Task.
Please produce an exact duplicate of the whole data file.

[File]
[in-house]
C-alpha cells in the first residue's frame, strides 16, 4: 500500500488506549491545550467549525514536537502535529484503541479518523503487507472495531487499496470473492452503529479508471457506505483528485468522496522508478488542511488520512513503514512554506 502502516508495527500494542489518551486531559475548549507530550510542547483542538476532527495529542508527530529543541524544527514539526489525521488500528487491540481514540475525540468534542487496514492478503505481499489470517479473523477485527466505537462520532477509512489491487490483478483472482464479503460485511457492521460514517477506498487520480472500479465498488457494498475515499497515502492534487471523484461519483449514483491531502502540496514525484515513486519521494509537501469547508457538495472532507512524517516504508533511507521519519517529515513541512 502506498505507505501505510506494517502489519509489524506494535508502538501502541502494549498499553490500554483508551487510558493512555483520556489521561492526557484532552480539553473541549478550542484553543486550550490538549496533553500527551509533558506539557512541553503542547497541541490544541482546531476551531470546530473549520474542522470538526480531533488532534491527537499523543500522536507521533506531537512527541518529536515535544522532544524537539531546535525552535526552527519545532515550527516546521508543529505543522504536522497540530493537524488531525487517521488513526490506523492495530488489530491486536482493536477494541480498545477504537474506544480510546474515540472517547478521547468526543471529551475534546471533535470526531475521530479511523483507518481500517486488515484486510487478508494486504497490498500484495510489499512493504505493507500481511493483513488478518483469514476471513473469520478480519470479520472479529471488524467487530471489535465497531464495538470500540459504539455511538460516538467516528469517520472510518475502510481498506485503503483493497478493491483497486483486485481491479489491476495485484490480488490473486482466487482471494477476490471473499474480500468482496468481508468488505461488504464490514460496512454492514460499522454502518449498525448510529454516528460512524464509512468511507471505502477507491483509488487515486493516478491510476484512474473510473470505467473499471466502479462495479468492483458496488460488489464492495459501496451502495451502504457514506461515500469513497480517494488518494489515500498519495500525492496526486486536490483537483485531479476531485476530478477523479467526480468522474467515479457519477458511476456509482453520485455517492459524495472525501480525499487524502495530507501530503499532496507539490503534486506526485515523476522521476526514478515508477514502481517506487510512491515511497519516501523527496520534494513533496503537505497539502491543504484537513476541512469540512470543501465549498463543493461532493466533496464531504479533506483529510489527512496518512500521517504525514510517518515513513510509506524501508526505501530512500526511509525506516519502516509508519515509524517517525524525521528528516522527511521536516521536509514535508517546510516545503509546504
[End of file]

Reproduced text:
[in-house]
C-alpha cells in the first residue's frame, strides 16, 4: 500500500488506549491545550467549525514536537502535529484503541479518523503487507472495531487499496470473492452503529479508471457506505483528485468522496522508478488542511488520512513503514512554506 502502516508495527500494542489518551486531559475548549507530550510542547483542538476532527495529542508527530529543541524544527514539526489525521488500528487491540481514540475525540468534542487496514492478503505481499489470517479473523477485527466505537462520532477509512489491487490483478483472482464479503460485511457492521460514517477506498487520480472500479465498488457494498475515499497515502492534487471523484461519483449514483491531502502540496514525484515513486519521494509537501469547508457538495472532507512524517516504508533511507521519519517529515513541512 502506498505507505501505510506494517502489519509489524506494535508502538501502541502494549498499553490500554483508551487510558493512555483520556489521561492526557484532552480539553473541549478550542484553543486550550490538549496533553500527551509533558506539557512541553503542547497541541490544541482546531476551531470546530473549520474542522470538526480531533488532534491527537499523543500522536507521533506531537512527541518529536515535544522532544524537539531546535525552535526552527519545532515550527516546521508543529505543522504536522497540530493537524488531525487517521488513526490506523492495530488489530491486536482493536477494541480498545477504537474506544480510546474515540472517547478521547468526543471529551475534546471533535470526531475521530479511523483507518481500517486488515484486510487478508494486504497490498500484495510489499512493504505493507500481511493483513488478518483469514476471513473469520478480519470479520472479529471488524467487530471489535465497531464495538470500540459504539455511538460516538467516528469517520472510518475502510481498506485503503483493497478493491483497486483486485481491479489491476495485484490480488490473486482466487482471494477476490471473499474480500468482496468481508468488505461488504464490514460496512454492514460499522454502518449498525448510529454516528460512524464509512468511507471505502477507491483509488487515486493516478491510476484512474473510473470505467473499471466502479462495479468492483458496488460488489464492495459501496451502495451502504457514506461515500469513497480517494488518494489515500498519495500525492496526486486536490483537483485531479476531485476530478477523479467526480468522474467515479457519477458511476456509482453520485455517492459524495472525501480525499487524502495530507501530503499532496507539490503534486506526485515523476522521476526514478515508477514502481517506487510512491515511497519516501523527496520534494513533496503537505497539502491543504484537513476541512469540512470543501465549498463543493461532493466533496464531504479533506483529510489527512496518512500521517504525514510517518515513513510509506524501508526505501530512500526511509525506516519502516509508519515509524517517525524525521528528516522527511521536516521536509514535508517546510516545503509546504